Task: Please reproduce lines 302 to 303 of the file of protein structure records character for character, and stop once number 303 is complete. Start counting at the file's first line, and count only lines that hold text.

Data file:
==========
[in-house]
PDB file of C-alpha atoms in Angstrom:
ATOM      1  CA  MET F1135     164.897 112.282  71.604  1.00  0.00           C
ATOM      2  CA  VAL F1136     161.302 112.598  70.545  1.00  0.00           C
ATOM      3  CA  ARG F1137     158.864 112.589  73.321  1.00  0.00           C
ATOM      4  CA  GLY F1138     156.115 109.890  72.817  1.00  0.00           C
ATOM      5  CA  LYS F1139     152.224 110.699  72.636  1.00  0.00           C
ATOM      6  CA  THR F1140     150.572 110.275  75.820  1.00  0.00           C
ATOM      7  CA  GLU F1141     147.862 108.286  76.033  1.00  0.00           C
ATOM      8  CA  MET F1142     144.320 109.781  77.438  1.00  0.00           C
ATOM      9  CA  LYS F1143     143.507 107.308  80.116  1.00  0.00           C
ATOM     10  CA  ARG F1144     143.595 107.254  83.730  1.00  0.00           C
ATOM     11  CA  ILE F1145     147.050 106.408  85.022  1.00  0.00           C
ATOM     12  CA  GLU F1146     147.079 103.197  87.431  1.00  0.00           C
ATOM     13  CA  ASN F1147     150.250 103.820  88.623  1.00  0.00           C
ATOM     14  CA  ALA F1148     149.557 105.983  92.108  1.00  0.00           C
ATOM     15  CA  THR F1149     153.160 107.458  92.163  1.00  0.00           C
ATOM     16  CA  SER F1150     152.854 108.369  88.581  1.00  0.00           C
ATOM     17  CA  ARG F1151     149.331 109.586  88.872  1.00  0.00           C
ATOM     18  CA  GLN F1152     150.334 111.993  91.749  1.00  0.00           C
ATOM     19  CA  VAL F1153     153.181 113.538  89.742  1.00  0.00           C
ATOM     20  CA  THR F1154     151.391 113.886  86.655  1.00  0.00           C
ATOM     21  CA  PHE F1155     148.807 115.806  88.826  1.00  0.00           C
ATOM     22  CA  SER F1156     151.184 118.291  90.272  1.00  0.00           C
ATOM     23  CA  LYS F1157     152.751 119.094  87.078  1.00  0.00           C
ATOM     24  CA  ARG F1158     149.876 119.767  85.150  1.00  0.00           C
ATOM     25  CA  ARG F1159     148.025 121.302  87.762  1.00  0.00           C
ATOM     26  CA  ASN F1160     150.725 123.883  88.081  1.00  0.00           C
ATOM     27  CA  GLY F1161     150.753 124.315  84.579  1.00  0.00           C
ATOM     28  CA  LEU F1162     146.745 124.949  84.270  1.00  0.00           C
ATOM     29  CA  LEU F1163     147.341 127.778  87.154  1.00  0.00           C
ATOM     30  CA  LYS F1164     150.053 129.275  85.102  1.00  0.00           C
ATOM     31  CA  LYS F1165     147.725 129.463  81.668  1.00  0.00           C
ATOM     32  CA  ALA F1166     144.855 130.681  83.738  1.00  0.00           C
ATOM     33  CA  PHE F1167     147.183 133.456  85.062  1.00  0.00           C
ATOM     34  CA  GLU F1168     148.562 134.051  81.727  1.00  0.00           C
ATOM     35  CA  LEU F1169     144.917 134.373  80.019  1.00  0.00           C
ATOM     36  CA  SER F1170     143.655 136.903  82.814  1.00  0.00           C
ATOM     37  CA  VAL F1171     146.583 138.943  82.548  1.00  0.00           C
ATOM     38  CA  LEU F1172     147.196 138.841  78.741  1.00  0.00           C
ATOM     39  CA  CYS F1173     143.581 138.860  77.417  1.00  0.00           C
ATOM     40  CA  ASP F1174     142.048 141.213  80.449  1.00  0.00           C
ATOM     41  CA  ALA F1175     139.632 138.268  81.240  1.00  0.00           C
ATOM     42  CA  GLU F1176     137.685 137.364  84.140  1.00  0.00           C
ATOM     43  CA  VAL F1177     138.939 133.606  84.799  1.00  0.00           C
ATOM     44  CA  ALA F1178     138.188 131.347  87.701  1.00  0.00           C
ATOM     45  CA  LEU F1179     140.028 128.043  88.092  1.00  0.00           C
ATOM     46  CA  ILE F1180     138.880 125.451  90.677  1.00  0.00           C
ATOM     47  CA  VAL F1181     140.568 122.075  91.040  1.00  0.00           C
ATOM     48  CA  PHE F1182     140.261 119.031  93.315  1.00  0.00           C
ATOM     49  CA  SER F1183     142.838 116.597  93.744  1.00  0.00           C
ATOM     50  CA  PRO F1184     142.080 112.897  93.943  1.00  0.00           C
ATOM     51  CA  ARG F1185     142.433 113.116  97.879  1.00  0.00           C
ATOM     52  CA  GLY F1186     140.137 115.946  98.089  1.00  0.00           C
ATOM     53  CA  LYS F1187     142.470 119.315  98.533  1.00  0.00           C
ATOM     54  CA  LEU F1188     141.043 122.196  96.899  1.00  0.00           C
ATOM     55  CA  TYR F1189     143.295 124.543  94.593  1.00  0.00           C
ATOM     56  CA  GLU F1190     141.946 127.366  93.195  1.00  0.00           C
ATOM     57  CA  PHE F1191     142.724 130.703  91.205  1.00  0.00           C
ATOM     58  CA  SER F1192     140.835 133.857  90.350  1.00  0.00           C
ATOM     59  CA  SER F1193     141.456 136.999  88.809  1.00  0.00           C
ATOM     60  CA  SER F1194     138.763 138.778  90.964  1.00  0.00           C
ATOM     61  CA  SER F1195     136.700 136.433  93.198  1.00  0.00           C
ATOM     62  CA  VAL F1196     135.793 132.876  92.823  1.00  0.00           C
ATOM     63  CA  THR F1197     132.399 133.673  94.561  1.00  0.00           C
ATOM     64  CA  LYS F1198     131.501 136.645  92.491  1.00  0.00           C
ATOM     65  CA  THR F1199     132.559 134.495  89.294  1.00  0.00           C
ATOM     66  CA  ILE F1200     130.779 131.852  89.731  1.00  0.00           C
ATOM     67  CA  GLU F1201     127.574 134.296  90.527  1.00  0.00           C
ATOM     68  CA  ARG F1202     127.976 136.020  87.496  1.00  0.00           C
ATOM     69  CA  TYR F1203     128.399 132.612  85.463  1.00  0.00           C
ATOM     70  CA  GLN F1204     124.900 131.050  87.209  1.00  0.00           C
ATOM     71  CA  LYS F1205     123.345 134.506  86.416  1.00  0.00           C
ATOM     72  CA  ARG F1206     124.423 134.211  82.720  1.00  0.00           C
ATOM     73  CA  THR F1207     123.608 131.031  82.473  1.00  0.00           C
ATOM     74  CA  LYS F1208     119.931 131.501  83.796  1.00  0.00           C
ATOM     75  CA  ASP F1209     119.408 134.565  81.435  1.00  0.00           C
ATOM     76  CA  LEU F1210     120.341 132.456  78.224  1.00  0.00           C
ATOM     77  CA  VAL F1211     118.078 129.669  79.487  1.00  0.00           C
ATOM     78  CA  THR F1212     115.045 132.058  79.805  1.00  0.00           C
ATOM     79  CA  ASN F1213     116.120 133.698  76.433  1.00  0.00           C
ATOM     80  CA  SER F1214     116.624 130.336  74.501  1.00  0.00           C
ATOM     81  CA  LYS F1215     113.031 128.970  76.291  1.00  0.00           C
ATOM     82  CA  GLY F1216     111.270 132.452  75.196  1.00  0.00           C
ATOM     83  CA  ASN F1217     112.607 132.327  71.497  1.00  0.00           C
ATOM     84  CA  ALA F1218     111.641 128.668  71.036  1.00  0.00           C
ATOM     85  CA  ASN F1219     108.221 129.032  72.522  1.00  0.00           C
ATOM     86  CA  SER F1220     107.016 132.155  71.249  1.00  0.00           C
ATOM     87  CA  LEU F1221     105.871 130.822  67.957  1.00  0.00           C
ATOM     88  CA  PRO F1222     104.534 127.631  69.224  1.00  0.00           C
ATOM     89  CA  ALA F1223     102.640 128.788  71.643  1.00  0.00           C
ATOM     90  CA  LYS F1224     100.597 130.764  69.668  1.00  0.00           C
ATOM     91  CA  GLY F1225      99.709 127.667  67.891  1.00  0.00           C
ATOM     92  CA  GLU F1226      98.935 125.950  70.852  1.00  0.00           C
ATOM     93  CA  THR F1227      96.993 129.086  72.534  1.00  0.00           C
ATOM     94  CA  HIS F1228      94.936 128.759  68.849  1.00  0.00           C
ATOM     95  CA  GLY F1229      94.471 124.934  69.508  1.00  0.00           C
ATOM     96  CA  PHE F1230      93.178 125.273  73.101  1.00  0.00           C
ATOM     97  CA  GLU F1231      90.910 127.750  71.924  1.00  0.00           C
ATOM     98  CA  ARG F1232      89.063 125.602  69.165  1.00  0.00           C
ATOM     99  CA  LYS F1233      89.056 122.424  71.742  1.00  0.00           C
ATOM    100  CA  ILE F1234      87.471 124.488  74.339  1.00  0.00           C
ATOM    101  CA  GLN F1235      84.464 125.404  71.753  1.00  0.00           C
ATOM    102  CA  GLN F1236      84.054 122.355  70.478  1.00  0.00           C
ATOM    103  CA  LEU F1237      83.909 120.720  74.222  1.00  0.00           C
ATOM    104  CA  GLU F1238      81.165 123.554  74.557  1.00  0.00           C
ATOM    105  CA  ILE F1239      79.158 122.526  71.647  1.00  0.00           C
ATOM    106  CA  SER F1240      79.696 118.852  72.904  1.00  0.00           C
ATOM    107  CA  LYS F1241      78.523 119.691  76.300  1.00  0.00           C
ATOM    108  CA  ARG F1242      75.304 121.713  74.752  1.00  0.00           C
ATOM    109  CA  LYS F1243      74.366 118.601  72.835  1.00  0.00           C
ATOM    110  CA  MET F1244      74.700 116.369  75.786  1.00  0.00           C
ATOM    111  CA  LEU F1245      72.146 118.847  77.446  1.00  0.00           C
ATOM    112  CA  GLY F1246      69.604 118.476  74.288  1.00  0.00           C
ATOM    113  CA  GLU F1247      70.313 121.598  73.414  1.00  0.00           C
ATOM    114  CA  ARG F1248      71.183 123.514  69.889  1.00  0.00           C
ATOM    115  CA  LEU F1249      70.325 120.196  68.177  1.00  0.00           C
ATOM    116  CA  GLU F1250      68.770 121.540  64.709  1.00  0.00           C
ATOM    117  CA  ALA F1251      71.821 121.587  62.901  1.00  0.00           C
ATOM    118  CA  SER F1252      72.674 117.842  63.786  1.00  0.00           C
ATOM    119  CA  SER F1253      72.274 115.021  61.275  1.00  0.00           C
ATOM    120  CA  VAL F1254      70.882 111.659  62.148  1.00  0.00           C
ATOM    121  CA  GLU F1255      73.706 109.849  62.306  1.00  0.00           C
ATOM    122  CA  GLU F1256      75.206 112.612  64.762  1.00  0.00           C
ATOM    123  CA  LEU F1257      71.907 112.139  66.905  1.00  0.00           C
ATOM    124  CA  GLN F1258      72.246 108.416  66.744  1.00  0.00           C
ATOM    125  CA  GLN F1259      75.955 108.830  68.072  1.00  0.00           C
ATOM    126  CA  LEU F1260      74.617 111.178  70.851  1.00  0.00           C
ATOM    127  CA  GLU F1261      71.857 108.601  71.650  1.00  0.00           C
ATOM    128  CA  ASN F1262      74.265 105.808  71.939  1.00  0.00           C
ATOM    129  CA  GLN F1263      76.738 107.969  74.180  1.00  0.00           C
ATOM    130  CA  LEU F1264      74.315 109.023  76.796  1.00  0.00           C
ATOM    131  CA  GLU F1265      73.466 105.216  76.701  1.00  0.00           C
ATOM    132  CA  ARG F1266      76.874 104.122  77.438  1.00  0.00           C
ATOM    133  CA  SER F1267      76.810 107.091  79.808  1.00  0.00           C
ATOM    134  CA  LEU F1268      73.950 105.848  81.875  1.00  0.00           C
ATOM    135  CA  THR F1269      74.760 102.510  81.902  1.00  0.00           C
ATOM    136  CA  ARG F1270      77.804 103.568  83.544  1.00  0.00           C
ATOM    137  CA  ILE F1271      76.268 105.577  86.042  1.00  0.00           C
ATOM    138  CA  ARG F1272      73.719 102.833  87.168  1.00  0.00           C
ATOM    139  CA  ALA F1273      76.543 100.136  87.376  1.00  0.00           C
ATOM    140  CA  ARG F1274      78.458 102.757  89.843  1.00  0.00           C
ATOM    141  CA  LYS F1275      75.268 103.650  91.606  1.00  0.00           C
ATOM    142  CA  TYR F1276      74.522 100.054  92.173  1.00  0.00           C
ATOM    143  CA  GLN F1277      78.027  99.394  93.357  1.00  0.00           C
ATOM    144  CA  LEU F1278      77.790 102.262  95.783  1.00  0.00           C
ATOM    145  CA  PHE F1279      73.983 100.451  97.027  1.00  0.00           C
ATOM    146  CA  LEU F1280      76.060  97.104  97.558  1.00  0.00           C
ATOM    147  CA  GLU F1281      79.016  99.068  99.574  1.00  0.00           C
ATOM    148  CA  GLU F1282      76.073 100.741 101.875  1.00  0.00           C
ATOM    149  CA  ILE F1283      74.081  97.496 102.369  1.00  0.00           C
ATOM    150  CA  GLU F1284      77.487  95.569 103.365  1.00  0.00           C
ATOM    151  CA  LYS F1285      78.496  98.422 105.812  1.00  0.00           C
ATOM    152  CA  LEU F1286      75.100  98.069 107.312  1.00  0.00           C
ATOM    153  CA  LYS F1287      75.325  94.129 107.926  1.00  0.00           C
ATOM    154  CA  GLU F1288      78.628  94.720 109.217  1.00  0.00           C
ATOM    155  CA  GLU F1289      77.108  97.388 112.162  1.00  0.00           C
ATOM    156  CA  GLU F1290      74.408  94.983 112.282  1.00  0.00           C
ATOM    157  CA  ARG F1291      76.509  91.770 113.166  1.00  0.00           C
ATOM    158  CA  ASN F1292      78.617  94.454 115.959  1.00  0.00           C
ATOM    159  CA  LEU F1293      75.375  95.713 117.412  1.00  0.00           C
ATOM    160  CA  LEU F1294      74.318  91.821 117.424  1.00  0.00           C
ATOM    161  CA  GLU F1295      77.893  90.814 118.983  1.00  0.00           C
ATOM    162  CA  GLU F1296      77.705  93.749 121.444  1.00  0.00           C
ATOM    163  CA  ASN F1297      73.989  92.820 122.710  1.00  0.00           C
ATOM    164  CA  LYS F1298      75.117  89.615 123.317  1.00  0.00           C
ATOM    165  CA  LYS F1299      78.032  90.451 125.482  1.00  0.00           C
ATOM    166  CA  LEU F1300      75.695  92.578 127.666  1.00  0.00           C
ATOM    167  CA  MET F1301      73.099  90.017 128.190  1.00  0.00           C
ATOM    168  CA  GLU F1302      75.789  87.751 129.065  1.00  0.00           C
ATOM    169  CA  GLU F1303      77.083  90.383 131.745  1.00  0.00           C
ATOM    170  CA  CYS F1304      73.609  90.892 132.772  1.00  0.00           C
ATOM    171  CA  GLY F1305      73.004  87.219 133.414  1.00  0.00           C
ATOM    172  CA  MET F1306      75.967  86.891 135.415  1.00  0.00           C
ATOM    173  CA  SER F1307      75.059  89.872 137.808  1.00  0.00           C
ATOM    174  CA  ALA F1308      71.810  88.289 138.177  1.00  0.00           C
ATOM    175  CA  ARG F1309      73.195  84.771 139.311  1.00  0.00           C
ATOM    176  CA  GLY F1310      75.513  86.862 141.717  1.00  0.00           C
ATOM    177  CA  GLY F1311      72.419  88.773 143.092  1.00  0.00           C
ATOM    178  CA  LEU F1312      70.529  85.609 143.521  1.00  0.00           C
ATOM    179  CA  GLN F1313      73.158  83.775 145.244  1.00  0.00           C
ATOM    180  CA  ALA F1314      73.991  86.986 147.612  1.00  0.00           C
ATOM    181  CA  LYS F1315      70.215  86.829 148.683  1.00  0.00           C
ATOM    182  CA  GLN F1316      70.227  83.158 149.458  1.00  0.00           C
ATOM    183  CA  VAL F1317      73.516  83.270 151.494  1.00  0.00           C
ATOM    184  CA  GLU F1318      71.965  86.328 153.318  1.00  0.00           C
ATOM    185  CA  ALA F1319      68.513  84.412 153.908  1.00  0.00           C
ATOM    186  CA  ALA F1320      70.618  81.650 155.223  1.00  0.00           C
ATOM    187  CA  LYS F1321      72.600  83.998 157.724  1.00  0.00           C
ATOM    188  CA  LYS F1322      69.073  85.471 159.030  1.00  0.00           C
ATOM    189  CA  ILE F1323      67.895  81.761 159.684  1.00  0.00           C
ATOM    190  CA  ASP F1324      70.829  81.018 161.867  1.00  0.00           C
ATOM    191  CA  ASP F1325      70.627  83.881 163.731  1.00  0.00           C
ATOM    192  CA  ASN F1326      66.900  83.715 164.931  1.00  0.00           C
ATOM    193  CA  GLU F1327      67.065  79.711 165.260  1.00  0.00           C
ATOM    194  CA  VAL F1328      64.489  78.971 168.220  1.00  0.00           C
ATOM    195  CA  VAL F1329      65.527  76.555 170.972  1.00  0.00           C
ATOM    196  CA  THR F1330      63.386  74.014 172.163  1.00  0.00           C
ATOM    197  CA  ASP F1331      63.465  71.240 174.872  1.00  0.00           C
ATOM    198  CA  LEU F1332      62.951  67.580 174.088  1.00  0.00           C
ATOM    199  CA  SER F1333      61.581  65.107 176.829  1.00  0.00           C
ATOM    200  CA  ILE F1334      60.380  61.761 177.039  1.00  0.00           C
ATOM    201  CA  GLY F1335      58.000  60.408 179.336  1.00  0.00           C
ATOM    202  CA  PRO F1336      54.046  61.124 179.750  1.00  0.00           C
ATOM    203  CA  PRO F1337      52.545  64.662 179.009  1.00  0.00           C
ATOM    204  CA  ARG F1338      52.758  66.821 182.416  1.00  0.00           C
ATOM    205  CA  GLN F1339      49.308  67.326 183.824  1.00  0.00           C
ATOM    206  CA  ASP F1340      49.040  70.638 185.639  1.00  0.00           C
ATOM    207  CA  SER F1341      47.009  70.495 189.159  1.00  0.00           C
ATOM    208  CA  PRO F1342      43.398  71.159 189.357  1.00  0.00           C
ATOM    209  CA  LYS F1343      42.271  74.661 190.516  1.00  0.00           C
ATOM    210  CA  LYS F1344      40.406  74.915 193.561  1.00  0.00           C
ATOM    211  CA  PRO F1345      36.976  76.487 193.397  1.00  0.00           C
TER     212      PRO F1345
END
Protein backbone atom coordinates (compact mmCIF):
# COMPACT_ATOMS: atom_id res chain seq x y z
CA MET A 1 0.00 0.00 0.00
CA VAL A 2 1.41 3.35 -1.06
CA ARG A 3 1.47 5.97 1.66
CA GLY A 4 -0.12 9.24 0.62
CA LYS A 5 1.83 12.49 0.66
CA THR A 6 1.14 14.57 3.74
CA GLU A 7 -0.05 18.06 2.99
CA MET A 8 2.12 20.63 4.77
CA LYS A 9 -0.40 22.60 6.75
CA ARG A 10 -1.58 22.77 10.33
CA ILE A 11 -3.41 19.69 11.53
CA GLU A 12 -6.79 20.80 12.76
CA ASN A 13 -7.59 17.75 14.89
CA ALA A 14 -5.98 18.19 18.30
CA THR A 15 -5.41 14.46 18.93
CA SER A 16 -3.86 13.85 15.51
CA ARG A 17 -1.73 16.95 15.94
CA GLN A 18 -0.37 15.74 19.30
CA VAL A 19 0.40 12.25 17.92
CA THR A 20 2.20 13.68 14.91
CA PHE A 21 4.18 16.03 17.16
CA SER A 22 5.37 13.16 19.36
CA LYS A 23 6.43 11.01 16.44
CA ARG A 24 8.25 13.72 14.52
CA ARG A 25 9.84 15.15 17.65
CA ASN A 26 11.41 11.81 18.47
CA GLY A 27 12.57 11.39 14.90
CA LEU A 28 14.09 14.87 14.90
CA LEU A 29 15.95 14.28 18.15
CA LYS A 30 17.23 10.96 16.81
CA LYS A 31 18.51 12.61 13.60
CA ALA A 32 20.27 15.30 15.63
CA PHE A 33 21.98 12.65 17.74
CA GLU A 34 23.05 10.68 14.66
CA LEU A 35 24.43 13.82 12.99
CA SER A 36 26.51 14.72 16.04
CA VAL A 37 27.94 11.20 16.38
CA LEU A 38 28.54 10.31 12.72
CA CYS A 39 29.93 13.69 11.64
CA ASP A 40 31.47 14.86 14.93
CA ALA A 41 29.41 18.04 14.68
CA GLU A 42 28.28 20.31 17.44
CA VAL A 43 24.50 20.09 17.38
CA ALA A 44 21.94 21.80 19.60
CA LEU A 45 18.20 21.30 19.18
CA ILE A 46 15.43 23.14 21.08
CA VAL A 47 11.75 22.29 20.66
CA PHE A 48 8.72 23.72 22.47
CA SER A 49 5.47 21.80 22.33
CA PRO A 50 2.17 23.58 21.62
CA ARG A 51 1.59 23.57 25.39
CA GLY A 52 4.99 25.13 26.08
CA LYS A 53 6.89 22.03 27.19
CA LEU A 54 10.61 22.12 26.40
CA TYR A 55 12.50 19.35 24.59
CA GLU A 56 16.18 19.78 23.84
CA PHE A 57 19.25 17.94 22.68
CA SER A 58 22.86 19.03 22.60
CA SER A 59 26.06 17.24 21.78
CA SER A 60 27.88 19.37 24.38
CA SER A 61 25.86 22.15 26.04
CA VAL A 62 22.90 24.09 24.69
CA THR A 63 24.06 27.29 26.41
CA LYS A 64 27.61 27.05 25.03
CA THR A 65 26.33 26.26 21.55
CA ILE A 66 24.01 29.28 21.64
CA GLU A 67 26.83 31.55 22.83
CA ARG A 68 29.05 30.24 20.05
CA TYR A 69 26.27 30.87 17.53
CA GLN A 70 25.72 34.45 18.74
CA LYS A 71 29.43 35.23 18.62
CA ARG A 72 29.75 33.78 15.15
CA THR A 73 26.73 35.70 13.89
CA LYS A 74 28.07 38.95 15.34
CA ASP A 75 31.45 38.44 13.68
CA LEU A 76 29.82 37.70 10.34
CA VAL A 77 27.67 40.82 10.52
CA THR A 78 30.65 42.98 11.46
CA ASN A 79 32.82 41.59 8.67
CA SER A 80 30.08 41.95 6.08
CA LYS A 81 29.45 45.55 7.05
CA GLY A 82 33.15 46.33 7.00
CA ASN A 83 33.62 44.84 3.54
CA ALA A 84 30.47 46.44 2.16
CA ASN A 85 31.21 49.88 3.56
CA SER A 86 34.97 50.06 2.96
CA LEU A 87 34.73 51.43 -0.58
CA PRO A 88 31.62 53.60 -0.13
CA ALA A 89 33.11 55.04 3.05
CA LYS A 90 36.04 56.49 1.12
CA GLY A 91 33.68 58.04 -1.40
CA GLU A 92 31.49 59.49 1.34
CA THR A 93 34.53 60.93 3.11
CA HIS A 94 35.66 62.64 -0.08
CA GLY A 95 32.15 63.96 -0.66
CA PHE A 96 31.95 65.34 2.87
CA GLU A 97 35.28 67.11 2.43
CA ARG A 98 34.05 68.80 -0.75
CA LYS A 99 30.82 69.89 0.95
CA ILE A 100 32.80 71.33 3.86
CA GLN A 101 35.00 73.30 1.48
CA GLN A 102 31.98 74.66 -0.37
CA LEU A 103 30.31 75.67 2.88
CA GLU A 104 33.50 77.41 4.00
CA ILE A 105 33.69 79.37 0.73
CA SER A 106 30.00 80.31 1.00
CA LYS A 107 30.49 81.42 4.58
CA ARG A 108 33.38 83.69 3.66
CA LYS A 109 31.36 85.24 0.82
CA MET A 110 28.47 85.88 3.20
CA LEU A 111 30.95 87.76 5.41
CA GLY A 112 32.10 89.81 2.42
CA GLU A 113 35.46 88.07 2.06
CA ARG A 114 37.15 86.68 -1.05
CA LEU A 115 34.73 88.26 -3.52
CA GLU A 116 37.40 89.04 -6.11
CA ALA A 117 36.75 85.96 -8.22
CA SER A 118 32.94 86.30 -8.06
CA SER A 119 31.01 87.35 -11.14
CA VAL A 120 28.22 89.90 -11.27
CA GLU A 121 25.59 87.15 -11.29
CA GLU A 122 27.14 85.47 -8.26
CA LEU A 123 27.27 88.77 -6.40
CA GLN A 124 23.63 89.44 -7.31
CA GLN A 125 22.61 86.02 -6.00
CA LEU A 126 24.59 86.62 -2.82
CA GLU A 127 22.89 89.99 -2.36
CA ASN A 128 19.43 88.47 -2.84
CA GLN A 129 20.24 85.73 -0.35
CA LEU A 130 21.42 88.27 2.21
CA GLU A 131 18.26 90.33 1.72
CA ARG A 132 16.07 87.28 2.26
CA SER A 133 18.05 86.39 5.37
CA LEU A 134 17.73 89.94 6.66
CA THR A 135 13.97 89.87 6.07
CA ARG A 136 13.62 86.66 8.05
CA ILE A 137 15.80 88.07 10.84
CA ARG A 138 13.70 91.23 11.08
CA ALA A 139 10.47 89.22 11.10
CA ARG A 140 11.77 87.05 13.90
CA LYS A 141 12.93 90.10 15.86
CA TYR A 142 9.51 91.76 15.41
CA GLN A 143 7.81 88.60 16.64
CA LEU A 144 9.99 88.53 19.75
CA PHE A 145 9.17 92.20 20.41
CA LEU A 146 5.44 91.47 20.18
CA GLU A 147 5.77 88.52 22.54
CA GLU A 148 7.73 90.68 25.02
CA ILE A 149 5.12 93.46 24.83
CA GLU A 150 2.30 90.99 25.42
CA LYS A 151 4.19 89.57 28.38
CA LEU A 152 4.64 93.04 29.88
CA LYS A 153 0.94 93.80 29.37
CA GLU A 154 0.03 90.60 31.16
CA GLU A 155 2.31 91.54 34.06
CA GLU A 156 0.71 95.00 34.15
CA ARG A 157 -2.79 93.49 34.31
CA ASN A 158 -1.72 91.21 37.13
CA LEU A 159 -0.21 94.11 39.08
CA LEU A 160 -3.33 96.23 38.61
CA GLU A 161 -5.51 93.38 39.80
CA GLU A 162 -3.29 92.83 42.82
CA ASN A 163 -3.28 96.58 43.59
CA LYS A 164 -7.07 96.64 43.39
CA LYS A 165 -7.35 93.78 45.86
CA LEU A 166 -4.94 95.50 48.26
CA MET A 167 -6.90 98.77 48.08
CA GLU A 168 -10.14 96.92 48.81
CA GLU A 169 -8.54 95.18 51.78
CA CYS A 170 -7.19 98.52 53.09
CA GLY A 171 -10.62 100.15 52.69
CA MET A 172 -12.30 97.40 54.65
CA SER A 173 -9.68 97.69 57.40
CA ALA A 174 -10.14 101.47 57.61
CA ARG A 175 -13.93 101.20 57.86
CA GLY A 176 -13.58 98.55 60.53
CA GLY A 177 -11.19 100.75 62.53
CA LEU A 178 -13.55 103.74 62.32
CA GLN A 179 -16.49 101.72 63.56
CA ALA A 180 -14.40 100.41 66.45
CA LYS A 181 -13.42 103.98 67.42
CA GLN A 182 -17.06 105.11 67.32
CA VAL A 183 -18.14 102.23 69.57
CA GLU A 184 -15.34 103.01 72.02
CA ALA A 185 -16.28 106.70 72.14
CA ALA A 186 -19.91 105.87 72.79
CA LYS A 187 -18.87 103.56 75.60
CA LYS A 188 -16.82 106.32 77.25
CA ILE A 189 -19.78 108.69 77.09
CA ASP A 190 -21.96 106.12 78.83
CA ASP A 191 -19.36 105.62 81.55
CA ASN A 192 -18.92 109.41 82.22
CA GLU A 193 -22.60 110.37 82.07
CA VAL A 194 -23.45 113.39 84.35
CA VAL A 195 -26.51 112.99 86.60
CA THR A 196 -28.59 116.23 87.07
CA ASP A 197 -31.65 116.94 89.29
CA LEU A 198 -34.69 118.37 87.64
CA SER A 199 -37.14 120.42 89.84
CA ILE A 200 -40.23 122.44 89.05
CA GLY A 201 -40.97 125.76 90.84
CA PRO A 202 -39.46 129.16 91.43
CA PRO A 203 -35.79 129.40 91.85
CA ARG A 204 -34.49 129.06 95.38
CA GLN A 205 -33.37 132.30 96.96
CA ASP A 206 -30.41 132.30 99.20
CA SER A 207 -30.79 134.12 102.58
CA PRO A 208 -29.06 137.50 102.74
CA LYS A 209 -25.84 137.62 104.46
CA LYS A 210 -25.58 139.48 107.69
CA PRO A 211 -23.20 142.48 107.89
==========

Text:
CA ASN A 85 31.21 49.88 3.56
CA SER A 86 34.97 50.06 2.96